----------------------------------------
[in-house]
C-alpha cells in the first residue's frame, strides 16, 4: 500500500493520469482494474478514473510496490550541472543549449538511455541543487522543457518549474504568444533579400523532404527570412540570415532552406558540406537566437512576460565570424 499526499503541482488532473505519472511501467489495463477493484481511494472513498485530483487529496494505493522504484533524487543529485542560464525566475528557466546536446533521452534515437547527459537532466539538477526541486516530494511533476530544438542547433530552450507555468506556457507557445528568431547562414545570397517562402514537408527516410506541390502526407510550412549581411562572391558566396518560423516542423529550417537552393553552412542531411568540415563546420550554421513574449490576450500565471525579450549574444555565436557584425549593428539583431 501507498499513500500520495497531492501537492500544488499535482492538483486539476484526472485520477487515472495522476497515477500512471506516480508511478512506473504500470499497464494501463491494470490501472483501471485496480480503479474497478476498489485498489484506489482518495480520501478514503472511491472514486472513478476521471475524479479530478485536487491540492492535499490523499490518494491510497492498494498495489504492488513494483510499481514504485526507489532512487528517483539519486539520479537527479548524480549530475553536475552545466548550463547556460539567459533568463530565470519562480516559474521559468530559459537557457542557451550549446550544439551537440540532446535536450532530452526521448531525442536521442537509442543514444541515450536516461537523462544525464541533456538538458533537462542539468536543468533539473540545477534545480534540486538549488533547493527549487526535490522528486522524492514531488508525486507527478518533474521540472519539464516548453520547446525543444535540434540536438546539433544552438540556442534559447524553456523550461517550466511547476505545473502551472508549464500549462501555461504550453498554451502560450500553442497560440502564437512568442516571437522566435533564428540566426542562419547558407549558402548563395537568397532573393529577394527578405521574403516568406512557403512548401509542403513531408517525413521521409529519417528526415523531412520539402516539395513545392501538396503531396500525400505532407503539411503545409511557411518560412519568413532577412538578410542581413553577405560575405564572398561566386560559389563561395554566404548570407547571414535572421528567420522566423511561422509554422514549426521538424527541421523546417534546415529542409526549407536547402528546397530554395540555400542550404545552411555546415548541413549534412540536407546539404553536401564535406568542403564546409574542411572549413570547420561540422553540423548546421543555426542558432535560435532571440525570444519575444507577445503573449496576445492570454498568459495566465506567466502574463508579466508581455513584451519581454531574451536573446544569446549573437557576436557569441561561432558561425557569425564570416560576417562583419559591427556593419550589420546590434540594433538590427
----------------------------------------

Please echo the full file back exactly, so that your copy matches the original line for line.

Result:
[in-house]
C-alpha cells in the first residue's frame, strides 16, 4: 500500500493520469482494474478514473510496490550541472543549449538511455541543487522543457518549474504568444533579400523532404527570412540570415532552406558540406537566437512576460565570424 499526499503541482488532473505519472511501467489495463477493484481511494472513498485530483487529496494505493522504484533524487543529485542560464525566475528557466546536446533521452534515437547527459537532466539538477526541486516530494511533476530544438542547433530552450507555468506556457507557445528568431547562414545570397517562402514537408527516410506541390502526407510550412549581411562572391558566396518560423516542423529550417537552393553552412542531411568540415563546420550554421513574449490576450500565471525579450549574444555565436557584425549593428539583431 501507498499513500500520495497531492501537492500544488499535482492538483486539476484526472485520477487515472495522476497515477500512471506516480508511478512506473504500470499497464494501463491494470490501472483501471485496480480503479474497478476498489485498489484506489482518495480520501478514503472511491472514486472513478476521471475524479479530478485536487491540492492535499490523499490518494491510497492498494498495489504492488513494483510499481514504485526507489532512487528517483539519486539520479537527479548524480549530475553536475552545466548550463547556460539567459533568463530565470519562480516559474521559468530559459537557457542557451550549446550544439551537440540532446535536450532530452526521448531525442536521442537509442543514444541515450536516461537523462544525464541533456538538458533537462542539468536543468533539473540545477534545480534540486538549488533547493527549487526535490522528486522524492514531488508525486507527478518533474521540472519539464516548453520547446525543444535540434540536438546539433544552438540556442534559447524553456523550461517550466511547476505545473502551472508549464500549462501555461504550453498554451502560450500553442497560440502564437512568442516571437522566435533564428540566426542562419547558407549558402548563395537568397532573393529577394527578405521574403516568406512557403512548401509542403513531408517525413521521409529519417528526415523531412520539402516539395513545392501538396503531396500525400505532407503539411503545409511557411518560412519568413532577412538578410542581413553577405560575405564572398561566386560559389563561395554566404548570407547571414535572421528567420522566423511561422509554422514549426521538424527541421523546417534546415529542409526549407536547402528546397530554395540555400542550404545552411555546415548541413549534412540536407546539404553536401564535406568542403564546409574542411572549413570547420561540422553540423548546421543555426542558432535560435532571440525570444519575444507577445503573449496576445492570454498568459495566465506567466502574463508579466508581455513584451519581454531574451536573446544569446549573437557576436557569441561561432558561425557569425564570416560576417562583419559591427556593419550589420546590434540594433538590427